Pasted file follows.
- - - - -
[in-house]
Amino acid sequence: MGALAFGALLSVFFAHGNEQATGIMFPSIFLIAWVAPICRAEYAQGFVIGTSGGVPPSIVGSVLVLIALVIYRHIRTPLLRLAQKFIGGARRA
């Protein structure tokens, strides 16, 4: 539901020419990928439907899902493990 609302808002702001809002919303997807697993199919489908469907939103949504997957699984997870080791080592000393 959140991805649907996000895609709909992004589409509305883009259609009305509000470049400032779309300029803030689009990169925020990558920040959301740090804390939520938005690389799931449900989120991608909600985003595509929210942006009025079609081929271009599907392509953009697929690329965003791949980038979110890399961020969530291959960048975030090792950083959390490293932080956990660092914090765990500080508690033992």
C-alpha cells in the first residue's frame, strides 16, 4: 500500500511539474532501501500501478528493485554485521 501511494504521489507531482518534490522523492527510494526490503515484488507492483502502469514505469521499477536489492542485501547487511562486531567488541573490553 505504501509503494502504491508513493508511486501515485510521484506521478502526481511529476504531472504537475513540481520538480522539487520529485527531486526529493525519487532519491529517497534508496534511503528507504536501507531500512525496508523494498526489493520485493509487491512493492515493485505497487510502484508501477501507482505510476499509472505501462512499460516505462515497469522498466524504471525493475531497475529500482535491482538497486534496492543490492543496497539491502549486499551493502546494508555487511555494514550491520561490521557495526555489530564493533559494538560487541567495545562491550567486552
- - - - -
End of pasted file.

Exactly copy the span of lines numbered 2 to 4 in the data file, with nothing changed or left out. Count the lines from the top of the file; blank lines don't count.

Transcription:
Amino acid sequence: MGALAFGALLSVFFAHGNEQATGIMFPSIFLIAWVAPICRAEYAQGFVIGTSGGVPPSIVGSVLVLIALVIYRHIRTPLLRLAQKFIGGARRA
């Protein structure tokens, strides 16, 4: 539901020419990928439907899902493990 609302808002702001809002919303997807697993199919489908469907939103949504997957699984997870080791080592000393 959140991805649907996000895609709909992004589409509305883009259609009305509000470049400032779309300029803030689009990169925020990558920040959301740090804390939520938005690389799931449900989120991608909600985003595509929210942006009025079609081929271009599907392509953009697929690329965003791949980038979110890399961020969530291959960048975030090792950083959390490293932080956990660092914090765990500080508690033992």
C-alpha cells in the first residue's frame, strides 16, 4: 500500500511539474532501501500501478528493485554485521 501511494504521489507531482518534490522523492527510494526490503515484488507492483502502469514505469521499477536489492542485501547487511562486531567488541573490553 505504501509503494502504491508513493508511486501515485510521484506521478502526481511529476504531472504537475513540481520538480522539487520529485527531486526529493525519487532519491529517497534508496534511503528507504536501507531500512525496508523494498526489493520485493509487491512493492515493485505497487510502484508501477501507482505510476499509472505501462512499460516505462515497469522498466524504471525493475531497475529500482535491482538497486534496492543490492543496497539491502549486499551493502546494508555487511555494514550491520561490521557495526555489530564493533559494538560487541567495545562491550567486552